Ryan Lochte: A Second Chance

Ryan Lochte

Most Americans were familiar with Ryan Lochte long before the Olympics began in Rio. Now that the Olympics have ended, it will be a long time before the people in Brazil will forget him.

As a member of Team USA, Lochte has been known as one of swimming’s fiercest competitors.   Today, however, he is known more for his lapse of judgment and his questionable antics.

Although his behavior has led to a loss of his four major sponsors including  Speedo USA and Ralph Lauren, Pine Bros Softish Throat Drops, has just signed the 12-time Olympic medalist as a spokesman to advertise their company.

Rider McDowell, CEO of Pine Bros said, “We all make mistakes, but they’re rarely given front page scrutiny . . . I’m confident that Pine Bros fans will support our decision to give Ryan a second chance.”

As someone who has needed a second chance on more than one occasion, I applaud the decision of Pine Bros, and I’m reminded that God also gives people a second chance. Think about an incident in Jonah’s life and this principle from the Proverbs:

  • After Jonah’s gut-wrenching experience, The word of the Lord came to Jonah a second time: “Go to the great city of Nineveh and proclaim to it the message I give you. ~Jonah 3:1-2
  • A man who refuses to admit his mistakes can never be successful. But if he confesses and forsakes them, he gets another chance. ~Proverbs 28:13

Examine the lives of Jacob, Samson, Peter and Paul, and you’ll discover that God is the God of second chances. He is the God of grace, of mercy,  of forgiveness, and the God of beginning again.

As Paul said,  if anyone is in Christ, he is a new creation; old things have passed away; behold, all things have become new. ~2 Corinthians 5:17

 

My Pinky Finger or My Whole Hand?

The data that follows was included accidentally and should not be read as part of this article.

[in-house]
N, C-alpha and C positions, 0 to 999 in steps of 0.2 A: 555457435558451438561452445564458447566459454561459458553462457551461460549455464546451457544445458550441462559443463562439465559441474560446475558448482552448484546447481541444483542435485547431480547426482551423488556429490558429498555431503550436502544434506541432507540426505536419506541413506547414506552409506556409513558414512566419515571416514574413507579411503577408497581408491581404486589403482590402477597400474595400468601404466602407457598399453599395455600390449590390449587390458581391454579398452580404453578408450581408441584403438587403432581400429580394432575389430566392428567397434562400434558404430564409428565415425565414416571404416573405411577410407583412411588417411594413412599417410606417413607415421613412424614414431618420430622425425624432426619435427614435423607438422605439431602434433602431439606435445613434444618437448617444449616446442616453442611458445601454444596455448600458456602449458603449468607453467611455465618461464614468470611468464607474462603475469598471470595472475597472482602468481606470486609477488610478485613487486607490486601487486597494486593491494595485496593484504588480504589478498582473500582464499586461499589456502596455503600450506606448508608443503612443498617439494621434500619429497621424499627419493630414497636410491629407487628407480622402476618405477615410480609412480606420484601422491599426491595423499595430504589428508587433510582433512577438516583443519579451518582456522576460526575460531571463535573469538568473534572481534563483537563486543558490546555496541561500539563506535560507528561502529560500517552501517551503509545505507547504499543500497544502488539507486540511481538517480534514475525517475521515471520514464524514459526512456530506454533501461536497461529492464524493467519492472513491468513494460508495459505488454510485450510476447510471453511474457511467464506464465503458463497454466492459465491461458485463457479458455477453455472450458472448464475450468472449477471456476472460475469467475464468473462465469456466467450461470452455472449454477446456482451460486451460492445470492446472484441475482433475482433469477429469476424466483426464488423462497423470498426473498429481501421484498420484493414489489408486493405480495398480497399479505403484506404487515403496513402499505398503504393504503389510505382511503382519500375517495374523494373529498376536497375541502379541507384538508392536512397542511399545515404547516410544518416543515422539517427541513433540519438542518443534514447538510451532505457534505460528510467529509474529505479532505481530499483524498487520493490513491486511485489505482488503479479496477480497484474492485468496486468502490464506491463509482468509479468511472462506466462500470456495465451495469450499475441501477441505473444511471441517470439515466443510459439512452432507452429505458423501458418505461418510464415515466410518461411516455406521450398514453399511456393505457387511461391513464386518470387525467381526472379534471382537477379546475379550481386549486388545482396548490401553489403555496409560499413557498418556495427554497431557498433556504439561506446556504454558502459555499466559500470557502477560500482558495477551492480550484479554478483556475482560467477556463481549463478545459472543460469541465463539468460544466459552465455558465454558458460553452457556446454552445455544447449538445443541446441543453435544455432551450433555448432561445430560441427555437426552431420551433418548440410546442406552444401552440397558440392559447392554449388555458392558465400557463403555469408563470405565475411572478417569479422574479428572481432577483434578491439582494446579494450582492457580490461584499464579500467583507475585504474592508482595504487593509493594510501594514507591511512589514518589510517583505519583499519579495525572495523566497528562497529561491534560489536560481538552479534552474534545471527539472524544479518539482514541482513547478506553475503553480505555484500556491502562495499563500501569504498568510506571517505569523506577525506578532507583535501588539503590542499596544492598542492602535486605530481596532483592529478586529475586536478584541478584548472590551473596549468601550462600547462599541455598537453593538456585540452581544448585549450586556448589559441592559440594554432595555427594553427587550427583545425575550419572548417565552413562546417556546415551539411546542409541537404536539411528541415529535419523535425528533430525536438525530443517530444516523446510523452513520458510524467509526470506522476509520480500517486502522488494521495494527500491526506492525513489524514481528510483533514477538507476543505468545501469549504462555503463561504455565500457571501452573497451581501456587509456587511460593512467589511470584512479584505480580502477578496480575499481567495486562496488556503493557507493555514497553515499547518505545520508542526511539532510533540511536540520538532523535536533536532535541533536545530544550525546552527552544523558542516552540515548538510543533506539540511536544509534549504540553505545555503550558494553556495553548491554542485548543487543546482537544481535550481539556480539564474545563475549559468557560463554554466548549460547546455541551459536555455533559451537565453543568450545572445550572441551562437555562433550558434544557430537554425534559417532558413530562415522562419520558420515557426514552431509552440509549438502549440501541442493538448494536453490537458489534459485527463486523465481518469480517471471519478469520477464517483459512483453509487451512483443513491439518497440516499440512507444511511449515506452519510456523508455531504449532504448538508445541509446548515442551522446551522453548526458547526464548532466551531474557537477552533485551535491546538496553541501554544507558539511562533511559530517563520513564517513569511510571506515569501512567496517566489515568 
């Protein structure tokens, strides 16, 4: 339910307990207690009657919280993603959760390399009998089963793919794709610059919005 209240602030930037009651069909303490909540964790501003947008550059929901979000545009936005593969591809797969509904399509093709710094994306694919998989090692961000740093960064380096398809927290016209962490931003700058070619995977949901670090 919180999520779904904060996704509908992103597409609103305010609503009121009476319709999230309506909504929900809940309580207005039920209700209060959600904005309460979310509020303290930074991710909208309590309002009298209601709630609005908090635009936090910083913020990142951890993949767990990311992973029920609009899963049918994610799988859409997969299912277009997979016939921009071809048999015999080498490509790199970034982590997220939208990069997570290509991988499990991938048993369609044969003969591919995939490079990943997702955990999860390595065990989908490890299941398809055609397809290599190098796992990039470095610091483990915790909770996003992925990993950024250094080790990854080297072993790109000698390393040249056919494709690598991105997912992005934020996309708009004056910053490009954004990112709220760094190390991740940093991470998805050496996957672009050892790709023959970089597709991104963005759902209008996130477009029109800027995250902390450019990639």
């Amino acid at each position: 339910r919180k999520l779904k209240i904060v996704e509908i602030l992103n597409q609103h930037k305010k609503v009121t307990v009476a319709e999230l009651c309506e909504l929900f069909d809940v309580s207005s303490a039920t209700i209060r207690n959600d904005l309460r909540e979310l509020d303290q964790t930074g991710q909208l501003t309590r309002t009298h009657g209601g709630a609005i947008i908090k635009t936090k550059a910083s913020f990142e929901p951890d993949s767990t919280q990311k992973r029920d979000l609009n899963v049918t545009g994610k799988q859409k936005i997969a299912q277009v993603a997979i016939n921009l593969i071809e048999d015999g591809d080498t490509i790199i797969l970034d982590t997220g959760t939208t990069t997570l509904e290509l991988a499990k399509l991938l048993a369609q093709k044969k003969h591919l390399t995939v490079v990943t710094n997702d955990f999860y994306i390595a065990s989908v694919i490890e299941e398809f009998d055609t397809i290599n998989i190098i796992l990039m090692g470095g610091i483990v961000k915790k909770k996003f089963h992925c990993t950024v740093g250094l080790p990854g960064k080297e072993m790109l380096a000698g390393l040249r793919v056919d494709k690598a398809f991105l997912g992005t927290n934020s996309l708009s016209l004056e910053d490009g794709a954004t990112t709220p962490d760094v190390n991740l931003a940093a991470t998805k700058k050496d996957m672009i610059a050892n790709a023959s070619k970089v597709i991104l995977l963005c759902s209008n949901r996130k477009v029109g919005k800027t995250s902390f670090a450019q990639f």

flowerWhen you think of the stories of the Bible, which one pops into your mind?  Is it Noah and the ark, or Jonah and the big fish?  One of the more familiar stories is the account of the Good Samaritan (Luke 10).

To help you remember this story, let me remind you of the main characters.  It involved a thief who beat a man and the reactions of a priest, a Levite, and a Samaritan.  Each of these people pondered a question.  The question asked by the priest and the Levite was: “What will happen to me, if I stop and help this man?”  The Samaritan asked the question from a different perspective: “What will happen to this man, if I don’t stop and help him?”

Both the priest and the Levite barely noticed the injured man, but the Samaritan was eager to help bear his burdens.  Of the three, it seems that the Samaritan was better acquainted with the words of Solomon:

Two are better than one because they have a good reward for their efforts.  For if either falls, his companion can lift him up; but pity the one who falls without another to lift him up.  Also, if two lie down together, they can keep warm; but how can one person alone keep warm?  And if someone overpowers one person, two can resist him. A cord of three strands is not easily broken (Ecclesiastes 4:9-12).”

I’ve wondered how much this story influenced the thinking of William Penn, who said: “I expect to pass through life but once. If therefore, there be any kindness I can show, or any good thing I can do to any fellow being, let me do it now, and not defer or neglect it, as I shall not pass this way again.”

Some of the simplest acts of kindness, like lending a helping hand, are the most noble.  The following quotes focus on this kind of ministry:

  • Martin Luther King Jr: “Life’s most urgent questions is: What are you doing for others?”
  • Booker T. Washington: “Those who are happiest are those who do the most for others.”
  • Ralph Waldo Emerson “It is one of the most beautiful compensations of this life that no man can sincerely try to help another without helping himself.”

God calls us to try to see each other through, not to try to see through each other.  We do this best when we labor together; lift each other up; and, support one another.